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> More or less, yes. But I like to focus on "identifying resources"
> rather than "encoding queries". Think of a query as identifying
> something. For example, this query identifies all resources that
> Google knows about that includes your name.
I do not want to start a new debate but URLs express locations (Uniform
Resource Location). We could as well use URNs (Uniform Resource Name) to
fetch something by name. I agree with the fact the we could use URIs
(Uniform Resource Identifier). However, you do not *concretely* address the
fact that we may want to fetch a document using more or less complex queries
or if you want *Identifier*. Nonetheless, if I want to express something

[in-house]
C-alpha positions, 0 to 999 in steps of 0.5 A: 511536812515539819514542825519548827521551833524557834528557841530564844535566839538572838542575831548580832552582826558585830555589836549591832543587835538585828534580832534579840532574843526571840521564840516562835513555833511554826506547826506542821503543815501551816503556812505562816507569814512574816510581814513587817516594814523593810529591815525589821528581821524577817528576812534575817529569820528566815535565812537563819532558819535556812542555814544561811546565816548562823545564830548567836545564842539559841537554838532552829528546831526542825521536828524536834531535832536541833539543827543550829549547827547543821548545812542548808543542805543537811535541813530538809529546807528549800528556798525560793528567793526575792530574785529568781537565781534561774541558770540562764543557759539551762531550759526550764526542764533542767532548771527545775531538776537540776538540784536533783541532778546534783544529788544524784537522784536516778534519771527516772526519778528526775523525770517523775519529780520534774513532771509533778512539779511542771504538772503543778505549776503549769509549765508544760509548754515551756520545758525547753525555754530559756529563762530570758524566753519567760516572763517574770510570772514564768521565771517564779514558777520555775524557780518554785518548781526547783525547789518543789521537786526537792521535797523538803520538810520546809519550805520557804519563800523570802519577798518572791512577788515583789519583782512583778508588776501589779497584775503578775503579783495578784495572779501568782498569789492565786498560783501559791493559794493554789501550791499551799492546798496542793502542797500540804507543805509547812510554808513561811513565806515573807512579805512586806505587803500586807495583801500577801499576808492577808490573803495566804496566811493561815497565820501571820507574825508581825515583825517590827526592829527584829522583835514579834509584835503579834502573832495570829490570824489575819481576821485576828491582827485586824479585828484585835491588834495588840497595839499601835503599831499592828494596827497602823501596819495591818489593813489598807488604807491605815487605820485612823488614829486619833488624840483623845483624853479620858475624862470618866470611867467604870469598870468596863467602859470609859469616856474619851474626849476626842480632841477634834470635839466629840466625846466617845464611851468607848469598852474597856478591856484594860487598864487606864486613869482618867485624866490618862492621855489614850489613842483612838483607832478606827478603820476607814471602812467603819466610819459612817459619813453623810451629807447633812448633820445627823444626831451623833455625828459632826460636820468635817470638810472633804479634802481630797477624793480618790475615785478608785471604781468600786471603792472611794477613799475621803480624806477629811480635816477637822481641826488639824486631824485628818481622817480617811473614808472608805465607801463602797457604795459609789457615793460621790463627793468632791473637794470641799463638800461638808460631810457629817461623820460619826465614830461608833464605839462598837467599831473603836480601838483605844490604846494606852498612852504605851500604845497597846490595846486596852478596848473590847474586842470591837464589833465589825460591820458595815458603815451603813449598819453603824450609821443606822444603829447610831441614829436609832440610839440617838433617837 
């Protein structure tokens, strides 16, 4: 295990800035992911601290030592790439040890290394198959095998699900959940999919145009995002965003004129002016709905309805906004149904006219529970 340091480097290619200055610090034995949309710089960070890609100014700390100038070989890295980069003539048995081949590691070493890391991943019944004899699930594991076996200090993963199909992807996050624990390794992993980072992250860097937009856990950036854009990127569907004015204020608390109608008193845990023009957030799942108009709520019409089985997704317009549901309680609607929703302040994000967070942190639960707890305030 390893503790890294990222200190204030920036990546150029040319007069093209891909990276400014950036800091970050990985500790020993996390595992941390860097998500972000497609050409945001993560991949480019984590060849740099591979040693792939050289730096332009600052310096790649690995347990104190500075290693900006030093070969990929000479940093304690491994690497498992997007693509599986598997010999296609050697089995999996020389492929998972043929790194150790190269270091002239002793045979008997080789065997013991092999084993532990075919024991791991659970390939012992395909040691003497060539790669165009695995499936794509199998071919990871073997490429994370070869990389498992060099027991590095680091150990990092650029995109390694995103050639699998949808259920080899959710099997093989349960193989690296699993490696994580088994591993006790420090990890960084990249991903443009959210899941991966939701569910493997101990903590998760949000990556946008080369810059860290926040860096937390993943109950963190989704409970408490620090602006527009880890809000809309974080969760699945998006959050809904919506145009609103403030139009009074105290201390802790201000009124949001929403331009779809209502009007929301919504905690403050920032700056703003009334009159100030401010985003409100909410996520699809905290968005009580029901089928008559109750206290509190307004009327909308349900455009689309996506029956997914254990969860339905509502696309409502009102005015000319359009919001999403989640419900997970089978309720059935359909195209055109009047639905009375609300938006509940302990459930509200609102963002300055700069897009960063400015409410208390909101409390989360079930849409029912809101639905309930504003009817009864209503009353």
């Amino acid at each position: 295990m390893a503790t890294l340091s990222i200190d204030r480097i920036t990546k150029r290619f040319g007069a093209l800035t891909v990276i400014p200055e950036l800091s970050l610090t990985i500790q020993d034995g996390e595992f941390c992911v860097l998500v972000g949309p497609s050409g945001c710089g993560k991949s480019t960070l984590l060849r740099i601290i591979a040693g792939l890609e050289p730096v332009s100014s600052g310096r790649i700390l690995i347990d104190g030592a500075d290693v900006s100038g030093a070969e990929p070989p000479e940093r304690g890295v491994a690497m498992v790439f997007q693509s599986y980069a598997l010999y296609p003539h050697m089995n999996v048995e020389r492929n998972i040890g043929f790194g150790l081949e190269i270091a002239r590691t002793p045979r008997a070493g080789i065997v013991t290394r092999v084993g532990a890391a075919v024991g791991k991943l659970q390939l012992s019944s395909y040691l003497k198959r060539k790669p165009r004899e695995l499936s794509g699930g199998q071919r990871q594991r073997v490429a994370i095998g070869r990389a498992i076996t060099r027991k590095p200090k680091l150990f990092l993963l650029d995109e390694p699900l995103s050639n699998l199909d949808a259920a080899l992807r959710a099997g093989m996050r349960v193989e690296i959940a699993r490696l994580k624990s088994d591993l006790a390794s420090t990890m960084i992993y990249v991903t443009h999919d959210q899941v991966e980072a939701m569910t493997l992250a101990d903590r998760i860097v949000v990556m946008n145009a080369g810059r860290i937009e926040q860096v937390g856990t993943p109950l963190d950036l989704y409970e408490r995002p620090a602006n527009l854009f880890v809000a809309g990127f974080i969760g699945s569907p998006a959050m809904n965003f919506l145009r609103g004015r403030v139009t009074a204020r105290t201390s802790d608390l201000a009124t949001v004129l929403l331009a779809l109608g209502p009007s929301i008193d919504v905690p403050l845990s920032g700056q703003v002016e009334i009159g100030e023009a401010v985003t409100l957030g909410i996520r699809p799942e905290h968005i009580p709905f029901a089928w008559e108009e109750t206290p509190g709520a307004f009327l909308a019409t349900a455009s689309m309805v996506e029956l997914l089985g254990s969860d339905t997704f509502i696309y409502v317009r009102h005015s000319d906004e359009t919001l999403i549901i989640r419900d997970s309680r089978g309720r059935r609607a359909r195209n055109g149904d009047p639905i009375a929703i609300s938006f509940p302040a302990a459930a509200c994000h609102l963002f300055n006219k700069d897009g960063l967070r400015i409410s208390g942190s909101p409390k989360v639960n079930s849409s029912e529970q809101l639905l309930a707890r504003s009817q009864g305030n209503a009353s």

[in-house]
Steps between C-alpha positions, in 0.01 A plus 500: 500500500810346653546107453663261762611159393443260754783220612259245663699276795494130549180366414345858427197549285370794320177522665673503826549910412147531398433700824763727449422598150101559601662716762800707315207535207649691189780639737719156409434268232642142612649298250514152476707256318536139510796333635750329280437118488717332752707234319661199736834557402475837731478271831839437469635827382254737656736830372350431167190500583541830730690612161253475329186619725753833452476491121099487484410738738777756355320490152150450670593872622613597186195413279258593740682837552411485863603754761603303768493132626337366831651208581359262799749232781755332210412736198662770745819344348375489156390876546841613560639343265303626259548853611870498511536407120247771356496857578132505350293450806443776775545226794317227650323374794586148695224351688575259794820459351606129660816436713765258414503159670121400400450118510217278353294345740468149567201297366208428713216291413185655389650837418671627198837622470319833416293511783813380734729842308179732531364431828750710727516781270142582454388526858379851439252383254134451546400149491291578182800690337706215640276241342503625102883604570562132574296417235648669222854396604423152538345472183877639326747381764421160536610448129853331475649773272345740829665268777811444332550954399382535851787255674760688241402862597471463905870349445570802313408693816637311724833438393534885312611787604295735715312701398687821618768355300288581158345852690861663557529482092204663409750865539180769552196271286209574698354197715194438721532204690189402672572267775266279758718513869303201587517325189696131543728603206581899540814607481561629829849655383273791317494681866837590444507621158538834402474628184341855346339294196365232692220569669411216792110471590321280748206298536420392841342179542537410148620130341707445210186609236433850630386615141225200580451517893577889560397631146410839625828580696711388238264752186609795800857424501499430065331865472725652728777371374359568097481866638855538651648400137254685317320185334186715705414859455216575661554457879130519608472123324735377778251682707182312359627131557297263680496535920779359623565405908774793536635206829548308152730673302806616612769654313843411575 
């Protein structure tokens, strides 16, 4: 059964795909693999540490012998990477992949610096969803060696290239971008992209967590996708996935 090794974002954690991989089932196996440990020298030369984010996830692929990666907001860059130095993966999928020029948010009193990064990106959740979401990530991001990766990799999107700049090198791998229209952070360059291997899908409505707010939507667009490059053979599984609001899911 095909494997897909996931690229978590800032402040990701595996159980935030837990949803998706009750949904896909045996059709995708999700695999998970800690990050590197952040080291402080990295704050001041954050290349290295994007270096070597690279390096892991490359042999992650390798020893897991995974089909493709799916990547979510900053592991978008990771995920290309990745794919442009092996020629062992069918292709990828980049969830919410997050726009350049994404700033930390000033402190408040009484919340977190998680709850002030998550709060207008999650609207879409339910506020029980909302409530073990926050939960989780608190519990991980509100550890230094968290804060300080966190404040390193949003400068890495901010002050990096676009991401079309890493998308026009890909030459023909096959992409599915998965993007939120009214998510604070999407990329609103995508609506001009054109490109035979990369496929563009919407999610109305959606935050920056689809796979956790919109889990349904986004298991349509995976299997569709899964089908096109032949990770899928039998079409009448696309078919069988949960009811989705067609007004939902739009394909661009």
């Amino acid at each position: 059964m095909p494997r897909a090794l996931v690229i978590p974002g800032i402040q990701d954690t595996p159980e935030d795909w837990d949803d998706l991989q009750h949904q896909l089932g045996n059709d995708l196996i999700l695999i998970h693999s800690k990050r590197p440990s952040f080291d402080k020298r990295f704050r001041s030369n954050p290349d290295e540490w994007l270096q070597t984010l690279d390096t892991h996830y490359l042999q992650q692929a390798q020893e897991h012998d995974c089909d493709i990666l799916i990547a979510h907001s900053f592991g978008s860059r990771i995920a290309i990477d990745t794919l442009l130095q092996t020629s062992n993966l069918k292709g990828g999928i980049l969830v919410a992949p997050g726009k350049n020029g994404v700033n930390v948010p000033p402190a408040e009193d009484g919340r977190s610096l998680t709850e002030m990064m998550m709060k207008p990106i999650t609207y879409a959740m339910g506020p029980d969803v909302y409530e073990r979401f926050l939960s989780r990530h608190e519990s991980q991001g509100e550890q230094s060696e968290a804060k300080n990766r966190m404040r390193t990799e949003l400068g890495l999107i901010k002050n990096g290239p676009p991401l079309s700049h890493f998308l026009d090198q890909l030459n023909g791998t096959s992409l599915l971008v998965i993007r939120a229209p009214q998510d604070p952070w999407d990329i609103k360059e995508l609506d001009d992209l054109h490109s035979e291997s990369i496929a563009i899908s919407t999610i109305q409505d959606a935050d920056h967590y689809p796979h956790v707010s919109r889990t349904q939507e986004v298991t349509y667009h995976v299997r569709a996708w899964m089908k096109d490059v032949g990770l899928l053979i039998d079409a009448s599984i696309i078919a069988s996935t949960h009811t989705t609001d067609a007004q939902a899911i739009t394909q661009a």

like the Oracle SQL query how do I do that with a URI. And *No* I cannot
create a query document and store it on the remote server and then call it
with a simple HTTP GET (using a URL). To replace the actual *wrong* practice
of using HTTP POST to formulate complex document queries, we have to propose
something more solid than etherized nomads.
> I think the creation of new URIs is a wonderful side effect (no pun
> intended 8-) of having a single "retrieve" method. Looking at
> PROPFIND again, if the "properties for a resource" were identified by a
> separate URI rather than retrieved via a non-GET method, then we could
> make assertions about the properties, cache them, use XSLT on them, etc.
> All the goodies you get by having a URI.
> The "U" in URI stands for "uniform" (previously "universal"), which
> means that a URI identifies the same "thing" in all contexts. Having
> a single method meaning "show we what you are"/"resolve"/etc.. helps
> ensure that uniformity/universality is maintained.
Now we are on the same wavelength ;-)
Didier PH Martin